The Common Earthball (Scleroderma citrinum)

As the name suggest this fungus is widespread and common throughout the UK and can be seen between late summer and year end. They often grow in clumps and at first glance can appear as an unexpected cluster of stones on an otherwise uniform body of ground.

Before we go any further they are considered poisonous so if for some strange reason you thought one of these might make a tasty snack, it won’t.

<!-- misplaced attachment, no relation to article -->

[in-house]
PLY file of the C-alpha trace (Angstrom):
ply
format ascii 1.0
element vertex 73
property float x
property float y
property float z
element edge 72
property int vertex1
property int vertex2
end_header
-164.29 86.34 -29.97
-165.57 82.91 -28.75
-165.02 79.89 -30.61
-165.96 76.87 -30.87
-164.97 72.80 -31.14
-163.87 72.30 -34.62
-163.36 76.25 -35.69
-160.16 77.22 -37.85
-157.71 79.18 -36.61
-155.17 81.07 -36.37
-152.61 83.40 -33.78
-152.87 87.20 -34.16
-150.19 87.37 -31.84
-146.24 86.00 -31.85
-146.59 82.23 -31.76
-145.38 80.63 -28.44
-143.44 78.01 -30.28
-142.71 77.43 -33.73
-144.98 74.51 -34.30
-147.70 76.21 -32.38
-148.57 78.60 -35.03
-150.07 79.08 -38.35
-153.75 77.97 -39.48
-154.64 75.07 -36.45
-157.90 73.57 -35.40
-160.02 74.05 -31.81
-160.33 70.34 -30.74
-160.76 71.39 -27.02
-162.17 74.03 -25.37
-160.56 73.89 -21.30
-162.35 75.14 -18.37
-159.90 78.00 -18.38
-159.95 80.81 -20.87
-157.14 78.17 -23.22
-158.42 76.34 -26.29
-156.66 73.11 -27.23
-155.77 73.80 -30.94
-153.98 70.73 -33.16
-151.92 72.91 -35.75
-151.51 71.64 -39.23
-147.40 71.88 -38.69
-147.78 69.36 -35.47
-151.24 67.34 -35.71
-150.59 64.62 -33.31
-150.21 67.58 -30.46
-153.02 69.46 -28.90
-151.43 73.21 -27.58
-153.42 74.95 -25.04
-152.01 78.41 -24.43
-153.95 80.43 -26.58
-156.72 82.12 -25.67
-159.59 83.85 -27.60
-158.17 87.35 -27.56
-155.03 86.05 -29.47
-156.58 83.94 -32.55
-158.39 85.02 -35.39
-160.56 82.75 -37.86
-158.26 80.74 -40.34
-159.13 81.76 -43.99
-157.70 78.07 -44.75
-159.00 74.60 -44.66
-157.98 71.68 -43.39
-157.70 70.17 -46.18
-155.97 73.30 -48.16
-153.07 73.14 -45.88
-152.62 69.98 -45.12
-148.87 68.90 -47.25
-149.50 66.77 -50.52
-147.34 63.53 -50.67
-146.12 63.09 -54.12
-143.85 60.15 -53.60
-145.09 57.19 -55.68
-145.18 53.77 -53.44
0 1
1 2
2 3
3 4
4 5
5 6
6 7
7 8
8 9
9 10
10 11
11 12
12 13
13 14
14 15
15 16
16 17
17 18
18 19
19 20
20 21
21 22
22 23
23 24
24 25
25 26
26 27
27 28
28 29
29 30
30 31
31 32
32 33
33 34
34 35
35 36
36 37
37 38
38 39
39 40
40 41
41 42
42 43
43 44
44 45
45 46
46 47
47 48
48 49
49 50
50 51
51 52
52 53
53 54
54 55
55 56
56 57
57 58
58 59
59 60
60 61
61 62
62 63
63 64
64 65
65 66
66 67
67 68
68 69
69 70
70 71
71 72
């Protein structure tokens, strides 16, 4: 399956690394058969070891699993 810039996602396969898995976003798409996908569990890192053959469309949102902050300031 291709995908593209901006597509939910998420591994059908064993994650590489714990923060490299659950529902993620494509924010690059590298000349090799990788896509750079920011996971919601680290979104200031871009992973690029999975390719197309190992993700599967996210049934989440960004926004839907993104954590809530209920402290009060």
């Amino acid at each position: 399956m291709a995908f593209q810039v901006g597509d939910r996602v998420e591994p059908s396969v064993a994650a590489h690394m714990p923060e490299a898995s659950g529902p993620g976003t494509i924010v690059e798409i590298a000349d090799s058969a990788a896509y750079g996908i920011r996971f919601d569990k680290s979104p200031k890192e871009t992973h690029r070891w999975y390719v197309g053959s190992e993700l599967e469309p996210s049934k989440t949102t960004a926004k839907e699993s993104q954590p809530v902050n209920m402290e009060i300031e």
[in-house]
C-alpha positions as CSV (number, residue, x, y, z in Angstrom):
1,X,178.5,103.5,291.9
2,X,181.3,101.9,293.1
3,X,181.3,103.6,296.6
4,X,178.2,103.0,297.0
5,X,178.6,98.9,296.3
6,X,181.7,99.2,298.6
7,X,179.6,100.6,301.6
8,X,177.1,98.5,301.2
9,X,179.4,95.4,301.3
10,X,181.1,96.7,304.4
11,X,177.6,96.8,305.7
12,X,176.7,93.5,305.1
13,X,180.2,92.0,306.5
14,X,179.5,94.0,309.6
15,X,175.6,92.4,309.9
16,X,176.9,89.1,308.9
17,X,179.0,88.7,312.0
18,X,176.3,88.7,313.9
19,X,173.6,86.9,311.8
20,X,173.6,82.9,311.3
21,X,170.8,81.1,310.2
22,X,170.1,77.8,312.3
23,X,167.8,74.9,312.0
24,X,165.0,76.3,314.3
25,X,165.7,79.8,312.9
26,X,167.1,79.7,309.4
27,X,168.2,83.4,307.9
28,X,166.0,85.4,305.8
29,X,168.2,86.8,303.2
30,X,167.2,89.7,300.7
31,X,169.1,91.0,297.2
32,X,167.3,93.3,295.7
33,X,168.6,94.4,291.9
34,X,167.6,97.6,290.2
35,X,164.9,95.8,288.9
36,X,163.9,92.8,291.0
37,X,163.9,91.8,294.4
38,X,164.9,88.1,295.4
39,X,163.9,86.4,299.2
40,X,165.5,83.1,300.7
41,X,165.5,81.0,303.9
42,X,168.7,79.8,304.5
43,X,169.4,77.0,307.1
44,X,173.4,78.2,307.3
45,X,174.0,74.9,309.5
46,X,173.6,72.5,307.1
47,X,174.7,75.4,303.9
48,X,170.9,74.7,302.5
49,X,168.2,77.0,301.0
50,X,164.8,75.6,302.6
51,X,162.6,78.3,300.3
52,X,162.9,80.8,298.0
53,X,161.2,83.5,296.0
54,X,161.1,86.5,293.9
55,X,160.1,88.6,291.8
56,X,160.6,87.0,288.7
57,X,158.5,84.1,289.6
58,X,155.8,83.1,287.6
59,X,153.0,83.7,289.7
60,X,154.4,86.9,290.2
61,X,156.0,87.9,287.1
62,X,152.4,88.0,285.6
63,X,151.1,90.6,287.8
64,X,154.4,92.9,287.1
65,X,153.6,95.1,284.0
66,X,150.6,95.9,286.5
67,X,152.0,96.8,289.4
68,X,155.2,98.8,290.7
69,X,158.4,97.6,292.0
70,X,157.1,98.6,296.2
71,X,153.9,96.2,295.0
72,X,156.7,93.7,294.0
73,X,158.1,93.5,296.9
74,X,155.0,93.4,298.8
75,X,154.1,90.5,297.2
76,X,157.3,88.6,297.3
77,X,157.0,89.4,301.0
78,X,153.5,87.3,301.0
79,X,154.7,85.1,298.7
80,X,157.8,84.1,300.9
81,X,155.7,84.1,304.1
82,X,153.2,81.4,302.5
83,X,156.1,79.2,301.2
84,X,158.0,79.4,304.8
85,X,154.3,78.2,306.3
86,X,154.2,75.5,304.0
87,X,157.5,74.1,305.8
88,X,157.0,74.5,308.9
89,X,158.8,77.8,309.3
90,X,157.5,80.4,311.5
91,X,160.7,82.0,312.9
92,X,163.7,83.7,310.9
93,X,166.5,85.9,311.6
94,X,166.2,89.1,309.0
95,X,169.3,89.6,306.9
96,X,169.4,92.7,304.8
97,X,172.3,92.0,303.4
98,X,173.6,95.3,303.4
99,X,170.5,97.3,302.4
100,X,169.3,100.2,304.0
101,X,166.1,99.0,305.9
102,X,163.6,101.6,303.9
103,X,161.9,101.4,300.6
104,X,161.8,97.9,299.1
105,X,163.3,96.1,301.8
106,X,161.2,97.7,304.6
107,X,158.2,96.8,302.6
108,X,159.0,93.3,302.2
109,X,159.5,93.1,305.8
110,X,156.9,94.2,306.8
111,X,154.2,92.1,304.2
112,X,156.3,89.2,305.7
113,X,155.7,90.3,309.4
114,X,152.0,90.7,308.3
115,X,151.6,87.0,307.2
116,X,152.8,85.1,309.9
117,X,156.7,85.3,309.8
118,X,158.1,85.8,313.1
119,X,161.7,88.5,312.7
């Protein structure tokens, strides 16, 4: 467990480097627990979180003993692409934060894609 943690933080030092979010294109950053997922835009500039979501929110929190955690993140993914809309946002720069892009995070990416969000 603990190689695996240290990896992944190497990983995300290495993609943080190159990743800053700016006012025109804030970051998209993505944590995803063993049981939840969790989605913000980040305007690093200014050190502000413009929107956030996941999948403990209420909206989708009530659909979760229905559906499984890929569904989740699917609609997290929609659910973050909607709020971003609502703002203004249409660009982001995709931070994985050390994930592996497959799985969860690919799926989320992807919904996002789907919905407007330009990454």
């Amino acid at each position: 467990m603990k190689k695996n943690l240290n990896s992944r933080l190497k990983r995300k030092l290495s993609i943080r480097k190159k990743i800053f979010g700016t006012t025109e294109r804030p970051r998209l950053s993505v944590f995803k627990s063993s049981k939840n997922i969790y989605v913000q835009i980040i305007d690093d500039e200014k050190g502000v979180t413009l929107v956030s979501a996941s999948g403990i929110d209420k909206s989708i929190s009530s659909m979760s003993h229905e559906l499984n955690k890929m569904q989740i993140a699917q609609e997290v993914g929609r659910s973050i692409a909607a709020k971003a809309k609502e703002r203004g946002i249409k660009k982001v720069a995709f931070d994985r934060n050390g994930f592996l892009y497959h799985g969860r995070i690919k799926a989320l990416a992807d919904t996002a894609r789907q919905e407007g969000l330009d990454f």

A common earthball.
This is a common earthball and not that golf ball you lost last week.

They consist of a ball like growth that is held to the ground via several anchoring root structures rather than a distinct stem. As a result if you nudge them with your toe they will not bend and move staying relatively sturdy.

An open common earthball.
This earthball looks like it’s had a close encounter with a lawn-mower. When they explode naturally to broadcast their spores the damage is not usually so extensive.

Within the globe is a mass of spore producing tissue. Once the earthball has reached maturity it will explode open releasing the spores from within to be dispersed by the wind or rain.

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